Wednesday, July 25, 2012
Monday, July 23, 2012
All of sudden I'm seeing articles and videos about thorium, a radioactive metal once considered for nuclear power plants but rejected in favor of uranium. This article from Popular Mechanics actually has the best executive summary. A snippet, with my highlights:
Three to four times more plentiful than uranium, today's most common nuclear fuel, thorium packs a serious energetic punch: A single ton of it can generate as much energy as 200 tons of uranium, according to Nobel Prize-winning physicist Carlo Rubbia. In the mid-twentieth century, some U.S. physicists considered building the nuclear power landscape around thorium. But uranium-fueled reactors produced plutonium as a byproduct, a necessary ingredient for nuclear weapons production, and uranium ended up dominating through the Cold War and beyond.
In a traditional light water reactor, uranium-235 interacts with uranium-238 to produce plutonium-239 as a byproduct—a radioactive isotope that can be used for weapons. But when thorium is used instead of uranium-238 as a fertile material to kickstart nuclear fission, the thorium eventually "becomes uranium-233, which fissions almost instantaneously in the reactor, generating other isotopes that make power," Grae says. That means usable weapons-grade nuclear material is not produced, which would theoretically eliminate some security issues now associated with nuclear plants. Grae also claims thorium-powered light water reactors produce a much smaller volume of waste products that decay to relatively safe levels in just six to seven hundred years.
Saturday, July 21, 2012
Roger Ebert in today's NY Times:
I've given up on gun control. There are valid arguments against gun control, but the loony bin is overflowing. This is partly the fault of gun control advocates, who think there's no valid reason to want a gun, so don't understand why anyone would resist gun control. It's certainly the fault of the American Rifle Association, which created and encourages the stereotype of the gun owner as a paranoid fetishist.Immediately after a shooting last month in the food court of the Eaton Centre mall in Toronto, a young woman named Jessica Ghawi posted a blog entry. Three minutes before a gunman opened fire, she had been seated at the exact place he fired from.“I was shown how fragile life was,” she wrote. “I saw the terror on bystanders’ faces. I saw the victims of a senseless crime. I saw lives change. I was reminded that we don’t know when or where our time on Earth will end. When or where we will breathe our last breath.”This same woman was one of the fatalities at the midnight screening in Aurora. The circle of madness is closing.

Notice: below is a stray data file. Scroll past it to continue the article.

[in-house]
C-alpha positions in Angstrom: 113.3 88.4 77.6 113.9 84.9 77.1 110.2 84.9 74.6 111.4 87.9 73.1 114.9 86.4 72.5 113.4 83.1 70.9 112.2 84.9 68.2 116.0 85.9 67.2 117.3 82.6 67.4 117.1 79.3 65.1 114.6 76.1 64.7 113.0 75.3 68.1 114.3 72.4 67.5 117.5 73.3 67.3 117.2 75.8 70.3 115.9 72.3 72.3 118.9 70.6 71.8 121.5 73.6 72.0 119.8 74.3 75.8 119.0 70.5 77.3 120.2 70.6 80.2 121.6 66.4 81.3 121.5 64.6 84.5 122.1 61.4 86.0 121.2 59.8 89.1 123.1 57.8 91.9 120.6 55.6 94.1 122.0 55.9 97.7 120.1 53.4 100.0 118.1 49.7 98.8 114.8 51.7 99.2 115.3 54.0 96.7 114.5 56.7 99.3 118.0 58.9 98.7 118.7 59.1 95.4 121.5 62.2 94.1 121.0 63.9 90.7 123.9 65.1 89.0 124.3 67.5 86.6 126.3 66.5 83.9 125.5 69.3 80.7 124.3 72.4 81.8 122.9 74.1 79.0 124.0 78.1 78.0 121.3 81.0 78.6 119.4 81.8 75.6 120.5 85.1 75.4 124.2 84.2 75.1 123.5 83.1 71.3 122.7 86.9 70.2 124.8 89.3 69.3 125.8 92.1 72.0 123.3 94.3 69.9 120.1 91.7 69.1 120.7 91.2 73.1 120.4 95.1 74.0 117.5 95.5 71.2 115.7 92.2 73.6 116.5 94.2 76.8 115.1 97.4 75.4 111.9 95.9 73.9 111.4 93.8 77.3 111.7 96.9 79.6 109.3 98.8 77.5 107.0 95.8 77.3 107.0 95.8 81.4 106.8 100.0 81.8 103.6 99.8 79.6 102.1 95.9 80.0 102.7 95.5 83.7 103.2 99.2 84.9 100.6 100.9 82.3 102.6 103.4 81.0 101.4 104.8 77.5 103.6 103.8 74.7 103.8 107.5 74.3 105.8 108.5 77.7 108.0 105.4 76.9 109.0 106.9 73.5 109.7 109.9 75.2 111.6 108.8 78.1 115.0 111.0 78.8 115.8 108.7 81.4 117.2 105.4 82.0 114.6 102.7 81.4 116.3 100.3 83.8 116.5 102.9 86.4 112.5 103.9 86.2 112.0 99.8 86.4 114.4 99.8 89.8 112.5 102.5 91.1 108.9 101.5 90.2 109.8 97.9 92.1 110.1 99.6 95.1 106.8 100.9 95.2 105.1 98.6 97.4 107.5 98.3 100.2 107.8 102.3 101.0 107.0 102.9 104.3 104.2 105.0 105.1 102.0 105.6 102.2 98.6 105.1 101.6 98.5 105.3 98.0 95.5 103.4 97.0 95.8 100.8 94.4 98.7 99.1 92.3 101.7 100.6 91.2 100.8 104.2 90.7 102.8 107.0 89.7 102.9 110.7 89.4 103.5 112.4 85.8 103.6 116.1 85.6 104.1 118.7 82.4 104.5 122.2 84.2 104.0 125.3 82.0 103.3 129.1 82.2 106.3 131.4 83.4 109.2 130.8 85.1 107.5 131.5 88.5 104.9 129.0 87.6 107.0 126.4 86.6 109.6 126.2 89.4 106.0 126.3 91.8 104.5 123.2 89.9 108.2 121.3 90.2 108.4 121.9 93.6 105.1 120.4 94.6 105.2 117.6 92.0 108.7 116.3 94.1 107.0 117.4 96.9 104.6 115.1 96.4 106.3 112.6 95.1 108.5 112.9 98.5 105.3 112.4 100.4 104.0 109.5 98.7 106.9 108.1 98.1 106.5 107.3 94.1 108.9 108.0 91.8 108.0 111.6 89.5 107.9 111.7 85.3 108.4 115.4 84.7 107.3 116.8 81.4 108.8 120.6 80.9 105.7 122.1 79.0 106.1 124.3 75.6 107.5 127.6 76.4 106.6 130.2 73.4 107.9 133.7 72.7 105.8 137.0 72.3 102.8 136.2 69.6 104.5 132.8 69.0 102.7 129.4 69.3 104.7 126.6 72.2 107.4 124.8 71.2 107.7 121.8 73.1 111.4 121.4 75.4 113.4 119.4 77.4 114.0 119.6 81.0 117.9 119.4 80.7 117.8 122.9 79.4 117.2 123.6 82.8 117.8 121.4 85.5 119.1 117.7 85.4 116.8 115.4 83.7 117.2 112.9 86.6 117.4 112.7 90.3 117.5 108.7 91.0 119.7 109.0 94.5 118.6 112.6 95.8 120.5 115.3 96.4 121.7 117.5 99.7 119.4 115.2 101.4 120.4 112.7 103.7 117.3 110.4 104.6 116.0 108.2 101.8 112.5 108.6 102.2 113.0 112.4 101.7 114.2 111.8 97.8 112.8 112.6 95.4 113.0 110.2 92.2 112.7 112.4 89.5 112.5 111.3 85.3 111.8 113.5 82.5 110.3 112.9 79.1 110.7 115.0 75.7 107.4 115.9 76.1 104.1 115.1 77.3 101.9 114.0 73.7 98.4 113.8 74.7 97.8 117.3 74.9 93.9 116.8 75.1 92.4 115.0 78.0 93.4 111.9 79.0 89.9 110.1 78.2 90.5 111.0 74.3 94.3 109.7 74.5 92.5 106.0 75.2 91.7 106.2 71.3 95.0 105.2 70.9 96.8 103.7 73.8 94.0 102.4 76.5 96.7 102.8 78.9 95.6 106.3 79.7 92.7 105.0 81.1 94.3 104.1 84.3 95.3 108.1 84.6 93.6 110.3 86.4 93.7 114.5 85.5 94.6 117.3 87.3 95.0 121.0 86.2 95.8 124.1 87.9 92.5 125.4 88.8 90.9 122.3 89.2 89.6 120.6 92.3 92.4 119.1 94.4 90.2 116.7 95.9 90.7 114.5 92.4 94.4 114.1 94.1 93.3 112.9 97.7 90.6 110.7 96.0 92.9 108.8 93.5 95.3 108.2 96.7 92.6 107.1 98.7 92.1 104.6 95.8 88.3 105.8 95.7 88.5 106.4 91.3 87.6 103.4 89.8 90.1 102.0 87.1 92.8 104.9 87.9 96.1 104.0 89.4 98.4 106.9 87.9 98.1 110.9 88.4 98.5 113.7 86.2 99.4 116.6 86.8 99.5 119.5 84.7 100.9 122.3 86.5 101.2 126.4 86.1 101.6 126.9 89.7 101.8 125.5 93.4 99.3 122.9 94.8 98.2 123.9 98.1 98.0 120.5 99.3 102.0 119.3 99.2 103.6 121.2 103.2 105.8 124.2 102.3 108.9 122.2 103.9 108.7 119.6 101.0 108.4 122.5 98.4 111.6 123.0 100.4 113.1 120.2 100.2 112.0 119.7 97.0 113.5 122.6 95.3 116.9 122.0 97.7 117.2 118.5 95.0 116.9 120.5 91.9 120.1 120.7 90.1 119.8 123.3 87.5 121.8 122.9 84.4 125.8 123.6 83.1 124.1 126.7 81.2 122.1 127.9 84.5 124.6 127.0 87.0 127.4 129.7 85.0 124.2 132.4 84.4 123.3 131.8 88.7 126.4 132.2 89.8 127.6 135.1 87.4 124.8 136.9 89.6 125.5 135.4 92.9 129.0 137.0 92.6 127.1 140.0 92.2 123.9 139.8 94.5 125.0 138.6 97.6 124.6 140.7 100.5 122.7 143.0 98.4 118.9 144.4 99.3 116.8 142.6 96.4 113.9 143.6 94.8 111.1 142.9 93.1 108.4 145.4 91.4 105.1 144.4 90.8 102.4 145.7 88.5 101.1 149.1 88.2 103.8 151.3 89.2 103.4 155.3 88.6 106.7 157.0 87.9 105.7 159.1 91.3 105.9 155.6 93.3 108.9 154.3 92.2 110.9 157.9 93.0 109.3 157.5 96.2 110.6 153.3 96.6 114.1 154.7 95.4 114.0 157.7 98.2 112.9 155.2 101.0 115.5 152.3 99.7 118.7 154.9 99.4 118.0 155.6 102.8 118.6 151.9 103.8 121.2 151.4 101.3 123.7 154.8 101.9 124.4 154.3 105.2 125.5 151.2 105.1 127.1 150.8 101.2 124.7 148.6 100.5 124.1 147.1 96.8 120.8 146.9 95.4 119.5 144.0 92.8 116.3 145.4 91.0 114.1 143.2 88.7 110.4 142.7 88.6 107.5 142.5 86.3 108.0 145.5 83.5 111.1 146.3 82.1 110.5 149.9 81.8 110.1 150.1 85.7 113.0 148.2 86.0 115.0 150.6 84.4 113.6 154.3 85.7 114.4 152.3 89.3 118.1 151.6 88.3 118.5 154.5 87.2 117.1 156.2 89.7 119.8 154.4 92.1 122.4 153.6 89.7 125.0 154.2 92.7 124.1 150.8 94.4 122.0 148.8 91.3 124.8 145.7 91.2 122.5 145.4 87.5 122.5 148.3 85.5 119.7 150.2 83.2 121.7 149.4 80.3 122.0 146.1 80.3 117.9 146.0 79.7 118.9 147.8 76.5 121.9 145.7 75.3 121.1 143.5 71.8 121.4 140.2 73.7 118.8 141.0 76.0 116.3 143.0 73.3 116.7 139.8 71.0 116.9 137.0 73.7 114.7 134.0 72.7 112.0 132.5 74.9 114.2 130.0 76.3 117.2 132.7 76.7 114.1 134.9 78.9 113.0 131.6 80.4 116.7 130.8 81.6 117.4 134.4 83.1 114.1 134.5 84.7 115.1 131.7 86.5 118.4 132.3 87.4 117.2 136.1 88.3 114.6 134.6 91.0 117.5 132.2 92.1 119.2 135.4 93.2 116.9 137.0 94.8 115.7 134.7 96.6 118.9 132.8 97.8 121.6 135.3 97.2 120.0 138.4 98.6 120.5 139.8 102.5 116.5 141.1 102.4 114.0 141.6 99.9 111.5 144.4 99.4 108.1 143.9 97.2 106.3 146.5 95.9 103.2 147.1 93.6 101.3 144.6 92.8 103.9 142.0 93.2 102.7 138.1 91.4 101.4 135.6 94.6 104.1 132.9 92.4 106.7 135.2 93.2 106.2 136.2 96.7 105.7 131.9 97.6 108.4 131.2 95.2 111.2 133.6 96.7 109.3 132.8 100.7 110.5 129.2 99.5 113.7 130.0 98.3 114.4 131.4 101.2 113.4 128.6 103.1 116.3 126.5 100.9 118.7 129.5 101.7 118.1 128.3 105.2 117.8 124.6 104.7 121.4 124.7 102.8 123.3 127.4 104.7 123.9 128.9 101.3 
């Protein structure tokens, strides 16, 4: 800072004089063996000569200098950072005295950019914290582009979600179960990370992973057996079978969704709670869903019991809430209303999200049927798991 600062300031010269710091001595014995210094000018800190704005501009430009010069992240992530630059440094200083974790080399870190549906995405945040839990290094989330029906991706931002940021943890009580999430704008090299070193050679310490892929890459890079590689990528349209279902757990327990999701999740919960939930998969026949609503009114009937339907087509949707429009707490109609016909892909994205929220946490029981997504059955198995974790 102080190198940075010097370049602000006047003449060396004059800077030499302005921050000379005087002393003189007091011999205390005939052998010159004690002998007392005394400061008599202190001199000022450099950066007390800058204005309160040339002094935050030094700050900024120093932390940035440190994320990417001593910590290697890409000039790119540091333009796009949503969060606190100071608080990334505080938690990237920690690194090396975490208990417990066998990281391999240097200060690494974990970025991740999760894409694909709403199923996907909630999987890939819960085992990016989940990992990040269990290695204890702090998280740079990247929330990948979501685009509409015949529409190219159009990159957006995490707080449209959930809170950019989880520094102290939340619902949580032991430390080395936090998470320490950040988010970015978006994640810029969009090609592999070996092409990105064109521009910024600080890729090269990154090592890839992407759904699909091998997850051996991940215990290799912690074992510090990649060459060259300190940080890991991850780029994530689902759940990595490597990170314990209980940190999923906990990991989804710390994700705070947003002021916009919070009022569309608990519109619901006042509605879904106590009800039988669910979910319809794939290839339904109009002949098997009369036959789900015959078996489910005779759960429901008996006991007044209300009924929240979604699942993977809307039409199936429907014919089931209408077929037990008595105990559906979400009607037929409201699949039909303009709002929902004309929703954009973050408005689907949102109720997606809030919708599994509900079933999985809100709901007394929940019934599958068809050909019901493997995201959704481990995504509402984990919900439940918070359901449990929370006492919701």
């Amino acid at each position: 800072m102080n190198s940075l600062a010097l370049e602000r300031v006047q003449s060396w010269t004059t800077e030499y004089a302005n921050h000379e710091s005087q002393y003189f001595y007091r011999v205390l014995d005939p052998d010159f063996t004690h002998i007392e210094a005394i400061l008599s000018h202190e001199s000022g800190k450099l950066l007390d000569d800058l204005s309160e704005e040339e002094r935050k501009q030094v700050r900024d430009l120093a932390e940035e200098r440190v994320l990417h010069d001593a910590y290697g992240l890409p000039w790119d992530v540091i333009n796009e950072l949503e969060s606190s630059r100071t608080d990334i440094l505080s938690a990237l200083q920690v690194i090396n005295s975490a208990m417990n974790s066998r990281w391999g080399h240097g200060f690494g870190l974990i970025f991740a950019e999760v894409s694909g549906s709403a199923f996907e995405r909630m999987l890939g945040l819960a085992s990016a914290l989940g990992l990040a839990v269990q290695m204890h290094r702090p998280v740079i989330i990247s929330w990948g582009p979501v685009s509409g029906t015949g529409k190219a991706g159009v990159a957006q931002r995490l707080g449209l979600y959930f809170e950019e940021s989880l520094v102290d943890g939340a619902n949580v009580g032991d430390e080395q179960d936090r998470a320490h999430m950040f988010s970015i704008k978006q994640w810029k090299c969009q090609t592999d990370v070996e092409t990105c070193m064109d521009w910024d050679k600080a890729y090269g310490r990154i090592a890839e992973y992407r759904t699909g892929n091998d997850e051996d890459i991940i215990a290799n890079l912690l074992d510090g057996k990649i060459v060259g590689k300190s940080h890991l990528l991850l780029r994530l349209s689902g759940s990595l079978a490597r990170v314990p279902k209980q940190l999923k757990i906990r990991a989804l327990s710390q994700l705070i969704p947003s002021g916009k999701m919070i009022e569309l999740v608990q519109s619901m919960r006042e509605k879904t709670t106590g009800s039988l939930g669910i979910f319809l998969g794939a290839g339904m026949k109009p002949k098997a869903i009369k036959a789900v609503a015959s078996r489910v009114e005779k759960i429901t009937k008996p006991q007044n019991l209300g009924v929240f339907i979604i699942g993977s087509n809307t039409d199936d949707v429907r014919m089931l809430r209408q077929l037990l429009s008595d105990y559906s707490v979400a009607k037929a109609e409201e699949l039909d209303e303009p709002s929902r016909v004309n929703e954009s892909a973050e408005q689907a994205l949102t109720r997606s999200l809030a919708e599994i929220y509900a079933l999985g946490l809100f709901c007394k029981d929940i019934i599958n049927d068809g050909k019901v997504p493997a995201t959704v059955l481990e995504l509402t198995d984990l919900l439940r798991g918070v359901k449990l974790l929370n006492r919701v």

It's not going to be resolved in my lifetime.
Wednesday, July 18, 2012
The contemplation of Romney's refusal to release tax returns left out an obvious and likely possibility:
In one or more years he paid no taxes at all, or ridiculously low taxes, on significant income. We'll call that one the Leona Helmsley Defense.
Monday, July 16, 2012
The Tax Policy Center has released it's analysis of Romney's tax plans and Ezra Klein at the Washington Post created a little chart to compare Romney's vision to Obama's:
Mike Lux at Crooks and Liars:
As someone in Romney’s opposing camp, I am enjoying the spectacle [of the increasing call for Romney's tax records]. But this whole mess with Romney and his financial secrets reminds us again of a bigger, deeper truth: the rich - at least people who got rich the way Romney did - really are different than you and I. The story of how Mitt Romney got so wealthy, and then how he hid all that wealth and avoided taxes on it, is also the story of the modern decline of America’s middle class.
Right around the time Mitt Romney went into business in the early ‘80s was the moment when, aided directly by Reagan administration policies and the kind of corporate sharks Romney became, the middle class in this country began to decline in size, strength and prosperity. Mitt Romney and his fellow Wall Street sharks became so stunningly wealthy precisely because most of the rest of us got poorer. The working and middle class in this country got laid off, down-sized, out-sourced; their wages went down or flat, their out-of-pocket health care costs went up, and their pensions disappeared; the price of energy and groceries and other necessities went way up; and when the bubble caused by the out of control speculation of Wall Street burst, their one remaining asset - their homes - lost much of its value.